The Labour leader, Ed Miliband, has finally announced details of the party’s long-awaited policy to reduce tuition fees should his party win the election. He said:
From September of next year, the next Labour government will reduce tuition fees from £9,000 to £6,000 meeting our obligations to the next generation. It will benefit those starting courses next year. It will benefit those already at university. The average reduction in the debt will be around £9,000 per student, higher for courses longer than three years. And the national debt, the burden on taxpayers will be cut by £40bn by 2030.
Most of the politicians, civil servants, and analysts who are bickering over how to fund university tuition fees also benefited from free tuition themselves.
When I was an undergraduate at the University College Hospital Medical School back in the early 1970s, my fellow students and I often worried about making ends meet, just like today’s students. Some received additional means-tested financial support and many of us worked in the holidays. But we did not have to find the cash for our tuition fees.
I know why things have changed. It’s obvious. A larger proportion of young people now receive a university education than was the case in my day. A little under 50% of 17 to 30-year-olds attend university nowadays – compared to about 5% of us when I was an undergraduate. In some other OECD countries the proportion in higher education is even higher.
Right now no one seems entirely sure how we are to continue to pay for that. And this worries me. Are we seriously going to tell youngsters that we have turned the clock back – and only a tiny percentage of them deserve tertiary education – just because those in power cannot agree on a sustainable funding solution? I certainly hope not.
Status quo not sustainable
I can see there is a question about how many graduates we actually need and how many graduate level jobs are available. My answer to that is that we live in a world of global competition for work. We simply cannot afford to have a badly educated workforce in which only a tiny elite of Britons are graduates. Indeed many of our graduates create new enterprises and generate jobs for others.
Proof, if any were needed, of how our overseas economic competitors prize tertiary education, lies in the number of overseas students who come to Britain to study. According to the latest data released by the Office of National Statistics, there were 192,000 people immigrating to the UK to study in the year to September 2014 – students who pay higher fees than our home students do. It is also evident that the emerging, rapidly growing economies in the world are investing heavily in higher education and research, building new universities and racking up spending on science. They know that the future is a knowledge-based economy.
At Sussex, around a third of our 14,000 students come from more than 120 different countries. Unlike some in the present government, we consider our international students to be honoured guests, not immigrants. Britain’s university sector is one of the jewels of our national economic crown and consistently one of our biggest export industries.
Fee cut will hit outreach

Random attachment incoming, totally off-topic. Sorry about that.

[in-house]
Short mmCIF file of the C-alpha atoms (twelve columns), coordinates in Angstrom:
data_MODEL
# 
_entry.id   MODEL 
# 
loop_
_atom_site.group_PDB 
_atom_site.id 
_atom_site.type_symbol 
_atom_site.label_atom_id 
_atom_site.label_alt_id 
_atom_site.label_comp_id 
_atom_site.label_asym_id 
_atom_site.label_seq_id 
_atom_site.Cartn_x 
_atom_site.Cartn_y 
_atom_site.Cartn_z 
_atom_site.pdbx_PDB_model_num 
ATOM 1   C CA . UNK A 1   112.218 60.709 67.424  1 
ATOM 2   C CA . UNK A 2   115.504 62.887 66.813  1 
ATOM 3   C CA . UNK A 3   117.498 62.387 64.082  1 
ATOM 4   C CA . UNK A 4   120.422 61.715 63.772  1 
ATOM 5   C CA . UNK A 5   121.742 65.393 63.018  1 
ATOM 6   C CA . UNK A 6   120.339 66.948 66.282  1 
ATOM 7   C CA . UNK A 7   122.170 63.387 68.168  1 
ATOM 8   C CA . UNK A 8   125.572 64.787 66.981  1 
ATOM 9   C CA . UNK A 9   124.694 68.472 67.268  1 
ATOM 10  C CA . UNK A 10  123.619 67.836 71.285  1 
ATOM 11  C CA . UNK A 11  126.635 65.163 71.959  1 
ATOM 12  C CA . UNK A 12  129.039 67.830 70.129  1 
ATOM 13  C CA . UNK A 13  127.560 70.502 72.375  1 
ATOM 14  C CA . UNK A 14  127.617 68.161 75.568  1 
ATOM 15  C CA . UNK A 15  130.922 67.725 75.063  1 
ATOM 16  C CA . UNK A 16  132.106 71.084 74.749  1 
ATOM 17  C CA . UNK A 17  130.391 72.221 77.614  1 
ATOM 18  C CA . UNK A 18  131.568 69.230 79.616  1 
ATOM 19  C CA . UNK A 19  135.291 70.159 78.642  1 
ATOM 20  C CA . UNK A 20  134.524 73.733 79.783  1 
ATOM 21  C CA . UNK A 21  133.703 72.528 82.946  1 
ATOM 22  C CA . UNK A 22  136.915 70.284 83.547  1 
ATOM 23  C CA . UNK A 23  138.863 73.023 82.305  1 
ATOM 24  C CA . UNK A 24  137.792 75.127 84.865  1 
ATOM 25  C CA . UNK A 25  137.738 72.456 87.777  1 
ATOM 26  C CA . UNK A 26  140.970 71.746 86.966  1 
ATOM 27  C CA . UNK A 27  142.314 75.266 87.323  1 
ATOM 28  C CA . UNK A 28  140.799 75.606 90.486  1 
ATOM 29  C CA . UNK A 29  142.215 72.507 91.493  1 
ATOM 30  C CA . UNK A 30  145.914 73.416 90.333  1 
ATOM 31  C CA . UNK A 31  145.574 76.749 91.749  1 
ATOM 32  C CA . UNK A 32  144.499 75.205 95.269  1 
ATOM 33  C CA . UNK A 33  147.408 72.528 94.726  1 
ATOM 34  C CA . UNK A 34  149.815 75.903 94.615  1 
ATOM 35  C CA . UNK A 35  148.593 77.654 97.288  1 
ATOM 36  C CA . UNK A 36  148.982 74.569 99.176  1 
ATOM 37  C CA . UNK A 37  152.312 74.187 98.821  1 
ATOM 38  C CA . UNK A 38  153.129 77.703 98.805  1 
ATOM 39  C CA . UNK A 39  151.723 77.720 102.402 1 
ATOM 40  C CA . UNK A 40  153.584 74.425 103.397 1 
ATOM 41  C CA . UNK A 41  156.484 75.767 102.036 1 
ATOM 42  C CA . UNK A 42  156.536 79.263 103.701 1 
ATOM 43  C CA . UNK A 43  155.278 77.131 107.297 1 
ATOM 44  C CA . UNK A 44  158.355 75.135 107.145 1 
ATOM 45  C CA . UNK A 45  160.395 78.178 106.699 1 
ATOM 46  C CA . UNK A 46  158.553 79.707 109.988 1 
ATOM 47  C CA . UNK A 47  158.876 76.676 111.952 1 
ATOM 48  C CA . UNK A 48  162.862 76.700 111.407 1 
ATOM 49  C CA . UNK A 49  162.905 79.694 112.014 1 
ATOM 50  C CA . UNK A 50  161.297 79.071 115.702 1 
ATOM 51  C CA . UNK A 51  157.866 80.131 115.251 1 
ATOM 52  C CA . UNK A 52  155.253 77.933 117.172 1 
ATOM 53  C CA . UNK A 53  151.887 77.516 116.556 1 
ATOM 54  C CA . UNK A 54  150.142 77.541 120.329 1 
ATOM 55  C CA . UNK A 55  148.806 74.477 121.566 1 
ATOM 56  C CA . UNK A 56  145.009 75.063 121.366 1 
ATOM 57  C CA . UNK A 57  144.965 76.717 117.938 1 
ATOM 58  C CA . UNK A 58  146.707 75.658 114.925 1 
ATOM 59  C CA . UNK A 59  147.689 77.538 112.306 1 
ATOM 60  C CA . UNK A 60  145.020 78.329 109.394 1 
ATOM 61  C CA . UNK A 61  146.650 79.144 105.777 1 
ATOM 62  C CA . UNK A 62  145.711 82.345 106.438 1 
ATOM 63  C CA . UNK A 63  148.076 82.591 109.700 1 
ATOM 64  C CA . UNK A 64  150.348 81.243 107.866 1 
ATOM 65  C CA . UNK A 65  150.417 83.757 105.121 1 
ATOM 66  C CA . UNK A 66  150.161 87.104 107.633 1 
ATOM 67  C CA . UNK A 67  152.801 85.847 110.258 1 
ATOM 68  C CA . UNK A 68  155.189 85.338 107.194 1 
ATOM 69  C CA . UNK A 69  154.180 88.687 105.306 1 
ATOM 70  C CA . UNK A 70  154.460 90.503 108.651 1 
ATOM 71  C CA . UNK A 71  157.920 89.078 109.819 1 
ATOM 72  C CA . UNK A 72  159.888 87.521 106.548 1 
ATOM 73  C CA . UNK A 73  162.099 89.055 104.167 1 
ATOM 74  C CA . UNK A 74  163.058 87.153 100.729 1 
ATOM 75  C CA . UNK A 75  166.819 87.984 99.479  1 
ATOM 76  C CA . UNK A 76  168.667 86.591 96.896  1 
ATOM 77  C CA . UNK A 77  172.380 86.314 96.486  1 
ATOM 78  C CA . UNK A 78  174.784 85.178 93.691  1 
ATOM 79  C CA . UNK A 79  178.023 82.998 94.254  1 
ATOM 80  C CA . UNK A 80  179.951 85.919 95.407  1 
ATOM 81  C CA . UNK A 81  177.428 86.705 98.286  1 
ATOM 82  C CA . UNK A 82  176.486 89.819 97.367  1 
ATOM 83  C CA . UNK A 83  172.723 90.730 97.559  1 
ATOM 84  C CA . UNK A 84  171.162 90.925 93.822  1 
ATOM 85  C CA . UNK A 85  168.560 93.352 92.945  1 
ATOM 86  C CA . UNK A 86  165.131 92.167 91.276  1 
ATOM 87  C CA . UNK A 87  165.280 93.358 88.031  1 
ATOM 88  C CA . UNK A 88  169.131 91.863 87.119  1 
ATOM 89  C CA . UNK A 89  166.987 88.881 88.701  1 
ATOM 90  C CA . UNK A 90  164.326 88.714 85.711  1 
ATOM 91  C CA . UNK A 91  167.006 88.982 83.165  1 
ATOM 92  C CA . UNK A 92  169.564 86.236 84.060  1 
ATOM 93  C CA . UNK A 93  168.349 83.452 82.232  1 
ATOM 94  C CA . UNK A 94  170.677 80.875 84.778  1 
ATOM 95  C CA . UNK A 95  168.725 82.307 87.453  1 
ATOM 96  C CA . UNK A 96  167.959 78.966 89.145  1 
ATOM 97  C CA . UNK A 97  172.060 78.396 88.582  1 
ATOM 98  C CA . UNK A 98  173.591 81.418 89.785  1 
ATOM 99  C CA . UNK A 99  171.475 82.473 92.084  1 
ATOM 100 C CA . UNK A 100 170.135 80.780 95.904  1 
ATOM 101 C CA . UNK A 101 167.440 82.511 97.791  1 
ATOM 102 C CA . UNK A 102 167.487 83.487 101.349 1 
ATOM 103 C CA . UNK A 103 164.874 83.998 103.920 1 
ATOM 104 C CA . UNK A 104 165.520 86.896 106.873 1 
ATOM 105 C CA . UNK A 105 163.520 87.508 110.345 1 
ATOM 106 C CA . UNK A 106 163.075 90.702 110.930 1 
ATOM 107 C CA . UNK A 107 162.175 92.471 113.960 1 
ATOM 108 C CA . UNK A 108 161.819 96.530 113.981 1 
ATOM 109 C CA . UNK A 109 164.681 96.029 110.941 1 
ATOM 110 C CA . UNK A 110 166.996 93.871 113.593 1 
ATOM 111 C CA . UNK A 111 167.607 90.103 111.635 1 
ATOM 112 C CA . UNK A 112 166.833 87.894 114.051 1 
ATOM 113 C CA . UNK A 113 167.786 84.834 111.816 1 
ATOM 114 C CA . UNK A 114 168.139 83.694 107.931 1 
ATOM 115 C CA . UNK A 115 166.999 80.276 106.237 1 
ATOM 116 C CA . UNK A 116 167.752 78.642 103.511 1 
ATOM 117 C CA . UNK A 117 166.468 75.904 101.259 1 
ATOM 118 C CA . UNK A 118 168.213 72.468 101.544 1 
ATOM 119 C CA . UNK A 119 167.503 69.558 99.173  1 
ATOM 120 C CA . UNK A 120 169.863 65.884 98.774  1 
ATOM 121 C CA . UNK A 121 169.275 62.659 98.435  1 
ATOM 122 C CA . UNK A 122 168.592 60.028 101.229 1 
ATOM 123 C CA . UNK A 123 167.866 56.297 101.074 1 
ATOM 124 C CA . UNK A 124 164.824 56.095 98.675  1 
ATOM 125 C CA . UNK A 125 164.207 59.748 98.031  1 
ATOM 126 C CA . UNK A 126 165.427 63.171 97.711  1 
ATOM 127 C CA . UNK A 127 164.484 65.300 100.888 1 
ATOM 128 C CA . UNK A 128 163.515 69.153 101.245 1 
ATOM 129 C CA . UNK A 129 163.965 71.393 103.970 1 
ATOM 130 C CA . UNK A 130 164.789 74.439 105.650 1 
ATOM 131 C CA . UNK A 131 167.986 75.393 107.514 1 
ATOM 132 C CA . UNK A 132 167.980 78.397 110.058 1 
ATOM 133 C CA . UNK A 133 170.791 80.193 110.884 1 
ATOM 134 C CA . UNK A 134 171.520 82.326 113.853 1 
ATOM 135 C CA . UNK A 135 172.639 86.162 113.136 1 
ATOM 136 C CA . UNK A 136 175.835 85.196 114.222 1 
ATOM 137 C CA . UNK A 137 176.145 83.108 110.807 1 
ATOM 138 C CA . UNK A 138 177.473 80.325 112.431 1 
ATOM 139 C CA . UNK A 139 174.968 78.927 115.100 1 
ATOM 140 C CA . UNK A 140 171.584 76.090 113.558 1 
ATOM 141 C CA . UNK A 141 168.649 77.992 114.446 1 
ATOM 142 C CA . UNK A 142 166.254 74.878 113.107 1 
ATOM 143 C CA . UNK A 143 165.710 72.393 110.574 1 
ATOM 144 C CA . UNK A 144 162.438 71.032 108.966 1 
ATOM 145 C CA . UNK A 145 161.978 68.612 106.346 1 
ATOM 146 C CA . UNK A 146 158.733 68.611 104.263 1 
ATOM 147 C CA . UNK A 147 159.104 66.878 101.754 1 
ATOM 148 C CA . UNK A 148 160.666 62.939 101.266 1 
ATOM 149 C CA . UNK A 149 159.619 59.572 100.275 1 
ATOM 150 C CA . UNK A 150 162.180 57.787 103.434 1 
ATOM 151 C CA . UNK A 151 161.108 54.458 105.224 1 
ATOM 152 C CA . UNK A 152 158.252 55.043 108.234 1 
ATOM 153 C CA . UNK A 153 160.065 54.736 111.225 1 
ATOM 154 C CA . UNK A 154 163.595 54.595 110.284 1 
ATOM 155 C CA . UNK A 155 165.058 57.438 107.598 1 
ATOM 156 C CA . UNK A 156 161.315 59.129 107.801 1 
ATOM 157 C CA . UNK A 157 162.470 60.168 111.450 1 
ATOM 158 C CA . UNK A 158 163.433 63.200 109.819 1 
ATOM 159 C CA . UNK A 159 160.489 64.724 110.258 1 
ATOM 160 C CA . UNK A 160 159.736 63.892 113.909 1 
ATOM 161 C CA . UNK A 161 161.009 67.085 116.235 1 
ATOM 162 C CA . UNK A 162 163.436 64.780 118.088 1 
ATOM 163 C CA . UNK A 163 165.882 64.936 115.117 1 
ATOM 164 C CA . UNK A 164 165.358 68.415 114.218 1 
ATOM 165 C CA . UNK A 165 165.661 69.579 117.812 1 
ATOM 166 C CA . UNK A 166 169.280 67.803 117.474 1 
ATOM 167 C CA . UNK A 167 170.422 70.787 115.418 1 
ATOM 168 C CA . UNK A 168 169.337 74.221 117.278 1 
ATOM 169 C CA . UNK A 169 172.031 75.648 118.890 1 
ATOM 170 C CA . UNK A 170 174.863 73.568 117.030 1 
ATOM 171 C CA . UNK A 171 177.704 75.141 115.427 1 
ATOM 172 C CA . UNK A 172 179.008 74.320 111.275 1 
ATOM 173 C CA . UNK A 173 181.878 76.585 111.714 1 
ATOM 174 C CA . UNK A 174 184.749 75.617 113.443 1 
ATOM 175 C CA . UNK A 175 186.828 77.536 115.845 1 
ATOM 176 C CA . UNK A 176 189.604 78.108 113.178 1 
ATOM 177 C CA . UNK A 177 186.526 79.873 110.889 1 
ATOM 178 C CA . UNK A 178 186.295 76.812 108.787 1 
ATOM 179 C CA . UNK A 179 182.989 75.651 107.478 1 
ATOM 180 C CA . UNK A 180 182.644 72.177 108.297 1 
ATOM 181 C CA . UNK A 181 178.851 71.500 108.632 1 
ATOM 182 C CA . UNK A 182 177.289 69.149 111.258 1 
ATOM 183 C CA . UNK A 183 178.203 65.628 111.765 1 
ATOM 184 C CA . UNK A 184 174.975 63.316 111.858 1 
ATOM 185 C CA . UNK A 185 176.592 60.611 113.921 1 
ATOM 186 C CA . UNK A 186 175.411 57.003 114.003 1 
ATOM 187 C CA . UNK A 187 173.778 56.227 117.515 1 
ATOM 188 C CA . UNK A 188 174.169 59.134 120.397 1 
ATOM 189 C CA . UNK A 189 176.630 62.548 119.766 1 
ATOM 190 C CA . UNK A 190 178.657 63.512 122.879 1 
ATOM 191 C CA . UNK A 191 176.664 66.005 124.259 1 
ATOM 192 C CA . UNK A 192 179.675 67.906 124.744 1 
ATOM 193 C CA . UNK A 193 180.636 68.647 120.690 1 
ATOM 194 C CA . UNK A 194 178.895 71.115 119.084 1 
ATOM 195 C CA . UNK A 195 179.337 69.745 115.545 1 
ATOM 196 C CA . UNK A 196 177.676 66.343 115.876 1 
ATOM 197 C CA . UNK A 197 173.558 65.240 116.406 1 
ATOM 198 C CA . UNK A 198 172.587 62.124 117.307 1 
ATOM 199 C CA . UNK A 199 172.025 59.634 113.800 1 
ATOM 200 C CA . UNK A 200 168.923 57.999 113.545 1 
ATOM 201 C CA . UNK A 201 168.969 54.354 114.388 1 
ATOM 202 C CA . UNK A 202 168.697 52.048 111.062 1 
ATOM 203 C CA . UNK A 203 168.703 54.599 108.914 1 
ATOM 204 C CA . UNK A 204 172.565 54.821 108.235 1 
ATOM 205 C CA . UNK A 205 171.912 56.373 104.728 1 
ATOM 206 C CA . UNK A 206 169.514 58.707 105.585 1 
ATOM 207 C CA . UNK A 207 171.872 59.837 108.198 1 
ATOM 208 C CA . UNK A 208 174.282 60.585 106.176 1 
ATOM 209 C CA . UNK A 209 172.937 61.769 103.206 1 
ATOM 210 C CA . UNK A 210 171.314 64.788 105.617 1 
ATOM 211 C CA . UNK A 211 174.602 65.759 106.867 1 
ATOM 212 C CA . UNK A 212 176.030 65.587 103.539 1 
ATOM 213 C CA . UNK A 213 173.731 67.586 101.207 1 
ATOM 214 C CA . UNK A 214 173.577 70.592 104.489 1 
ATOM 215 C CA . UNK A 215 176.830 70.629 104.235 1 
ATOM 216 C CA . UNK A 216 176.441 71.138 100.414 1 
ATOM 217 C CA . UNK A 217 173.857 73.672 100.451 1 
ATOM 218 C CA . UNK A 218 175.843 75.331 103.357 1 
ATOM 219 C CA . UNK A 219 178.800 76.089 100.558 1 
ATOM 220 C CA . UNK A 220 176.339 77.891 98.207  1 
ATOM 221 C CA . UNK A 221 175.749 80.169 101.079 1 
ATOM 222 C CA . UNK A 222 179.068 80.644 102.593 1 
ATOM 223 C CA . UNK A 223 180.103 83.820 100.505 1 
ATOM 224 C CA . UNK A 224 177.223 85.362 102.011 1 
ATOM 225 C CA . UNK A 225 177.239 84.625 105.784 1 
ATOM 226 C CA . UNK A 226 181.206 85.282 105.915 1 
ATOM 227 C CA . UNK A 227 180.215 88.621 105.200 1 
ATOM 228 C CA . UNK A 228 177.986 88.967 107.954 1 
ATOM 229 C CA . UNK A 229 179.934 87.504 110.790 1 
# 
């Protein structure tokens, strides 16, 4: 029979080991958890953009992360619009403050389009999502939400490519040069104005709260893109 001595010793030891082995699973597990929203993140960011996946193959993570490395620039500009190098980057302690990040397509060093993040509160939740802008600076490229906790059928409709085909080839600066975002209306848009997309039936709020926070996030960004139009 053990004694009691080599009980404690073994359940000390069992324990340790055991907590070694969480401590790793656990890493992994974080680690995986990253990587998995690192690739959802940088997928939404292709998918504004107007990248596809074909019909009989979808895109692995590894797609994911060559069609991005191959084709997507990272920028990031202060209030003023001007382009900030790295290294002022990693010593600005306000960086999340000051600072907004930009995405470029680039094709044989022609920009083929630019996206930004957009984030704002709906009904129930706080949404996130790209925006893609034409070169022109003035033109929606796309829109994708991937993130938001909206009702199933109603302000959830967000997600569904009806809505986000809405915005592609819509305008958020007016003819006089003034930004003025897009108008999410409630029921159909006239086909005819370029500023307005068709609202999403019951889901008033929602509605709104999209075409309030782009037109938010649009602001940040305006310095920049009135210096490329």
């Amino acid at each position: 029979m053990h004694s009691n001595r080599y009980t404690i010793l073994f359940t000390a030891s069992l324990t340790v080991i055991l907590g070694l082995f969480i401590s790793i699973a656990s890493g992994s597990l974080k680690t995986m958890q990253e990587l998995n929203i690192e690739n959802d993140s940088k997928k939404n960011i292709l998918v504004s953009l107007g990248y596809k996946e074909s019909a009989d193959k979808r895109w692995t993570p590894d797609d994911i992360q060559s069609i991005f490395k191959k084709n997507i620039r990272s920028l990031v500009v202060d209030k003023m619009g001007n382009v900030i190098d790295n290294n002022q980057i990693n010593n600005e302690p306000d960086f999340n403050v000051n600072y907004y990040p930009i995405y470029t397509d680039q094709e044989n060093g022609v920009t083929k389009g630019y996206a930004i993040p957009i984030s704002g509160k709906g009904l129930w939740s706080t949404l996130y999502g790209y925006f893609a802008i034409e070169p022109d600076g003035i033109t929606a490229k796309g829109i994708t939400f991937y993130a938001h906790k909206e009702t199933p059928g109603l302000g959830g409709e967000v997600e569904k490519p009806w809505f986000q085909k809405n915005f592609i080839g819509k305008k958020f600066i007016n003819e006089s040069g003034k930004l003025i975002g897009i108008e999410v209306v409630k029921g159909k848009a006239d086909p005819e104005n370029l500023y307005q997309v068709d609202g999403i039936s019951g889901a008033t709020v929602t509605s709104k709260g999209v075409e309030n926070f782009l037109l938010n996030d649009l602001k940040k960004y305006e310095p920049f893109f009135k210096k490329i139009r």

Before we end up cutting tuition fees without a credible plan for filling the gap we should also remember where this cash is going. Tuition fees are already a maximum of £6,000 – which is the figure Labour has proposed to cut them to – unless a university can prove that it is investing generous amounts of cash in attracting students from disadvantaged backgrounds and is supporting them when they get here.
We spend huge amounts on outreach initiatives in schools in Sussex, London and beyond, on bursaries, careers assistance and work placements for the students once they arrive. This is social mobility in action – and it’s producing tangible results.
As vice chancellor, I don’t pay lip service to widening participation. Each of the UK’s 160 universities has to produce detailed and fully-costed plans for how we are going to attract and support students from underrepresented communities. We submit new plans annually to the Office of Fair Access before we receive permission to charge £9,000 per annum.
I can see that the existing tuition fee system is vilified as a bottomless pit of debt for students or a giant bill for tax payers and I can see why. But I do not believe all the arguments stack up. It is absurd to imagine that a huge number of graduates will never earn above the £21,000 a year repayment threshold in the decades after they graduate. Wages have already started to creep up and student loan repayments have sped up too.
Why not a graduate tax?
With a modicum of effort the existing system could be modified into a graduate tax. It need be no more complicated to collect than income tax or national insurance. We all have to pay tax on our earnings. Why can’t it be done through the tax code? Yes some graduates might flee overseas – but some do anyway. It is easy to exaggerate that danger.
This is the moment for the UK to invest in universities and all political parties seriously positioning themselves for a role in government should make their plans clear and costed before the general election. My dream is of a day when any student who is willing and able can come to university – absolutely regardless of background or wealth. I think the universities are doing their bit. My hope is that the politicians will do theirs.